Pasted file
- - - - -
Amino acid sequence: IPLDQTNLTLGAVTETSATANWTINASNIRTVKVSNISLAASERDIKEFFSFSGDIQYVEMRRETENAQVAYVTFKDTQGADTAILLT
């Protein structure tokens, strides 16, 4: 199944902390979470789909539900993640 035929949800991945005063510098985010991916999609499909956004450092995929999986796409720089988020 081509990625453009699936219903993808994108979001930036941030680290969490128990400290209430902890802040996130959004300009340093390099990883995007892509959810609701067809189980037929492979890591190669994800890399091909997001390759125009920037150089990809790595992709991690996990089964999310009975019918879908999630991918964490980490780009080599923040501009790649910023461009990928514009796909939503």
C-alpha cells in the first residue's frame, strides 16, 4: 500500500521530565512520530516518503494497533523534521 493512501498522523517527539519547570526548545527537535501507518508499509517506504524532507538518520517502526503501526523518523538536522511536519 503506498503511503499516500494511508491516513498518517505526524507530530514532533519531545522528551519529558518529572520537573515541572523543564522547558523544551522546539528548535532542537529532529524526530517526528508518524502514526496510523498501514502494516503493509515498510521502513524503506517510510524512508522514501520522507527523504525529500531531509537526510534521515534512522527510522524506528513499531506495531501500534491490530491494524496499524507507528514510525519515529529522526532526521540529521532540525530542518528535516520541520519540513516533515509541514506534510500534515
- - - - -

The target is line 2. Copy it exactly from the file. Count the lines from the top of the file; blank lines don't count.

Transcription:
């Protein structure tokens, strides 16, 4: 199944902390979470789909539900993640 035929949800991945005063510098985010991916999609499909956004450092995929999986796409720089988020 081509990625453009699936219903993808994108979001930036941030680290969490128990400290209430902890802040996130959004300009340093390099990883995007892509959810609701067809189980037929492979890591190669994800890399091909997001390759125009920037150089990809790595992709991690996990089964999310009975019918879908999630991918964490980490780009080599923040501009790649910023461009990928514009796909939503």